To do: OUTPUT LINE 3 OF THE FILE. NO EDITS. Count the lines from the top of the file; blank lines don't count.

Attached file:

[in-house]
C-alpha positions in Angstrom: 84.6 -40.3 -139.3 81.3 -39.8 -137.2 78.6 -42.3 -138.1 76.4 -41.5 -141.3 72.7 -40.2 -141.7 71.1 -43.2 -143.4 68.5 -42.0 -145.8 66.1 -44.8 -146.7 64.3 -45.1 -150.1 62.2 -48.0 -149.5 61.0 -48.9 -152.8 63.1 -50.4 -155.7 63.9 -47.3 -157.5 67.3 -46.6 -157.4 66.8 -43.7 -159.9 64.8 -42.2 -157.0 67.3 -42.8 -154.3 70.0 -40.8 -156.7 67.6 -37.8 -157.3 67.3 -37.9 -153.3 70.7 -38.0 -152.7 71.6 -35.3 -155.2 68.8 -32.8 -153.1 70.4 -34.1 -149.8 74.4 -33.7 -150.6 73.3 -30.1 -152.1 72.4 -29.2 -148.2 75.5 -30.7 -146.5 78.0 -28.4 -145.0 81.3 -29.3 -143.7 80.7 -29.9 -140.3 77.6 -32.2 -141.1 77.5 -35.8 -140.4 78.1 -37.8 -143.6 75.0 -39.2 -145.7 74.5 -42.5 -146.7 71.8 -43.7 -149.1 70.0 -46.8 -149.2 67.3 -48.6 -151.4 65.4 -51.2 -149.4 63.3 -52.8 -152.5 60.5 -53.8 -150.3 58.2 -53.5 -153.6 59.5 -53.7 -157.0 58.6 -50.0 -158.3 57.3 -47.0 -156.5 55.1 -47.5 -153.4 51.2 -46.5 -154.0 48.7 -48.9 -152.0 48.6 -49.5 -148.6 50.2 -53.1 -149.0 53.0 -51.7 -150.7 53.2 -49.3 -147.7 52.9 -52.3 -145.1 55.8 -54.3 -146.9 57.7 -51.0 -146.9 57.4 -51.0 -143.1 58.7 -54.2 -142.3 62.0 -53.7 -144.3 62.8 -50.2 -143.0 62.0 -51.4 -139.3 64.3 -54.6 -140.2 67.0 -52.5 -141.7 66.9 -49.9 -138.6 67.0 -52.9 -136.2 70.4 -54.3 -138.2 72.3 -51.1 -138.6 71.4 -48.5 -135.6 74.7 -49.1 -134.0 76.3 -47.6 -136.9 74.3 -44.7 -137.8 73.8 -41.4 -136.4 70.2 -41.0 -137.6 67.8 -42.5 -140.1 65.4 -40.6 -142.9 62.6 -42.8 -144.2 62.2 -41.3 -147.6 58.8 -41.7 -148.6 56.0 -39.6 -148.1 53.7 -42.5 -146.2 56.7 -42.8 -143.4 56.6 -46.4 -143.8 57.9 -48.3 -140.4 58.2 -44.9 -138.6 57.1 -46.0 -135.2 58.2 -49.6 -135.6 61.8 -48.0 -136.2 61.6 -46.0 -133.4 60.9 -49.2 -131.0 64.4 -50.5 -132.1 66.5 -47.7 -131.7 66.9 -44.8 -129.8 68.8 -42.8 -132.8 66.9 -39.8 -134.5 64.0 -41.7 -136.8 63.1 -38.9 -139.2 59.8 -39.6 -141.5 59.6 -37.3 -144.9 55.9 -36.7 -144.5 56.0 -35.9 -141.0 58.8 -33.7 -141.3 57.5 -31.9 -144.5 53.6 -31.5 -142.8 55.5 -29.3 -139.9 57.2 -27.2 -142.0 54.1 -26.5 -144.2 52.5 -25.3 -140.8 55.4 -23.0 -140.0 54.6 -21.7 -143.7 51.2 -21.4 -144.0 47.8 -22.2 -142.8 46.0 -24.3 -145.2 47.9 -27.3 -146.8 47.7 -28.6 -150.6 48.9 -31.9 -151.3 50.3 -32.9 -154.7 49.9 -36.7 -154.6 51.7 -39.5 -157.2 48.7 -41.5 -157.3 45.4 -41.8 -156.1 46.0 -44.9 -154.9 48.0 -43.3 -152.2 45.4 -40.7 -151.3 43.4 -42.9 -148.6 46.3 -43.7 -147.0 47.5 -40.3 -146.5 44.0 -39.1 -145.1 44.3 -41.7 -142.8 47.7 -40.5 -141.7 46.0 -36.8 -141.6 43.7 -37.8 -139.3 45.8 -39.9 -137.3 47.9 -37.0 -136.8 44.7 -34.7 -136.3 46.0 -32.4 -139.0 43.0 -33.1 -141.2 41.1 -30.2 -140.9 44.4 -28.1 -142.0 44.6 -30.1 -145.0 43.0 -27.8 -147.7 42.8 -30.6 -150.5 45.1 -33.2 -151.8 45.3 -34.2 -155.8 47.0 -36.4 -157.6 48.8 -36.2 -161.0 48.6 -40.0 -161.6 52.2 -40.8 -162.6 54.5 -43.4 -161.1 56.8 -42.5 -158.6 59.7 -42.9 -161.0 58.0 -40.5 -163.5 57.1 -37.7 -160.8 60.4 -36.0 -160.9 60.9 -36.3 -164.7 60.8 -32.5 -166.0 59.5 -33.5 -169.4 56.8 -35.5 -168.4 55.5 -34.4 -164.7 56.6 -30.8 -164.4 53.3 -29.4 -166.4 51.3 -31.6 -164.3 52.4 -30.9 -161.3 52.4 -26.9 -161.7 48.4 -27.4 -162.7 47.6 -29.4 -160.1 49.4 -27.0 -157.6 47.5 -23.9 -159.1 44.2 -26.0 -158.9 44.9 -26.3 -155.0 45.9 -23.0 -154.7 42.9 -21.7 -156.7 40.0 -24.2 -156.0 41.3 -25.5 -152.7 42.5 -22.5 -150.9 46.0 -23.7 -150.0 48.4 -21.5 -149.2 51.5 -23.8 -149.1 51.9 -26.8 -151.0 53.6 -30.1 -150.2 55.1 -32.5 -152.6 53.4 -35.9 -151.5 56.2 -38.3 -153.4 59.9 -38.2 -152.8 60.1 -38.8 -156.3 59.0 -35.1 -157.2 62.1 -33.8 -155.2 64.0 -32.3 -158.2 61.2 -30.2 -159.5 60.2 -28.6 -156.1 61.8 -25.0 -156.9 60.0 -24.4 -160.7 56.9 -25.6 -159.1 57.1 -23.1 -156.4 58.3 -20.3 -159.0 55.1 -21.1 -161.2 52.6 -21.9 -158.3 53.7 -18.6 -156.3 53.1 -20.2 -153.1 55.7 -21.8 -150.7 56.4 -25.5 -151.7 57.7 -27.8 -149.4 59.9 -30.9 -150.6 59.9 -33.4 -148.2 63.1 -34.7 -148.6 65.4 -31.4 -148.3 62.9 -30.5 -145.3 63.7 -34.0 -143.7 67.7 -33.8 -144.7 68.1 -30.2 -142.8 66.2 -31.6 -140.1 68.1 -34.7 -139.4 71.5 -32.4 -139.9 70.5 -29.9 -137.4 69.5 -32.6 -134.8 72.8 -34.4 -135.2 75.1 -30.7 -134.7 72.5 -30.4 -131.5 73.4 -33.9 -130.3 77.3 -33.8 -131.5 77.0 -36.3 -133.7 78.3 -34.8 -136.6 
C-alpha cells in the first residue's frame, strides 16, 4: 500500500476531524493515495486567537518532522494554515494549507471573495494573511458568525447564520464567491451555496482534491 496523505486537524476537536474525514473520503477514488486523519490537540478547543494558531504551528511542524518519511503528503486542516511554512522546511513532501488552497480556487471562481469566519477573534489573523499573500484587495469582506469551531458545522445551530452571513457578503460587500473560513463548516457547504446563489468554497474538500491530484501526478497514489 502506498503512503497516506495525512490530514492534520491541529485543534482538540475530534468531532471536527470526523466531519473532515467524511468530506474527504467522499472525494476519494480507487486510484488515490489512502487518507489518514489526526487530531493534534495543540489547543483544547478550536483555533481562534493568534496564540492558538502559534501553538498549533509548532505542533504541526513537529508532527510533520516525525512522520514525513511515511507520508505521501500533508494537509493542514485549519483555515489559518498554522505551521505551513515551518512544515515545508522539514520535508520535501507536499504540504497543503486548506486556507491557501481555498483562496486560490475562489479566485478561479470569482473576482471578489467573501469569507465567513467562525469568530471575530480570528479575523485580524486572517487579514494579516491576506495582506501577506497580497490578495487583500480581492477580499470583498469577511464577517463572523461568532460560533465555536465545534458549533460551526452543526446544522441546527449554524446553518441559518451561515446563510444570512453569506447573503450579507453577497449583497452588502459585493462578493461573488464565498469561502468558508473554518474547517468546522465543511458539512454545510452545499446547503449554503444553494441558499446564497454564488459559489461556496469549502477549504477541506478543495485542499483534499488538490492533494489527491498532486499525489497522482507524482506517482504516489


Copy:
C-alpha cells in the first residue's frame, strides 16, 4: 500500500476531524493515495486567537518532522494554515494549507471573495494573511458568525447564520464567491451555496482534491 496523505486537524476537536474525514473520503477514488486523519490537540478547543494558531504551528511542524518519511503528503486542516511554512522546511513532501488552497480556487471562481469566519477573534489573523499573500484587495469582506469551531458545522445551530452571513457578503460587500473560513463548516457547504446563489468554497474538500491530484501526478497514489 502506498503512503497516506495525512490530514492534520491541529485543534482538540475530534468531532471536527470526523466531519473532515467524511468530506474527504467522499472525494476519494480507487486510484488515490489512502487518507489518514489526526487530531493534534495543540489547543483544547478550536483555533481562534493568534496564540492558538502559534501553538498549533509548532505542533504541526513537529508532527510533520516525525512522520514525513511515511507520508505521501500533508494537509493542514485549519483555515489559518498554522505551521505551513515551518512544515515545508522539514520535508520535501507536499504540504497543503486548506486556507491557501481555498483562496486560490475562489479566485478561479470569482473576482471578489467573501469569507465567513467562525469568530471575530480570528479575523485580524486572517487579514494579516491576506495582506501577506497580497490578495487583500480581492477580499470583498469577511464577517463572523461568532460560533465555536465545534458549533460551526452543526446544522441546527449554524446553518441559518451561515446563510444570512453569506447573503450579507453577497449583497452588502459585493462578493461573488464565498469561502468558508473554518474547517468546522465543511458539512454545510452545499446547503449554503444553494441558499446564497454564488459559489461556496469549502477549504477541506478543495485542499483534499488538490492533494489527491498532486499525489497522482507524482506517482504516489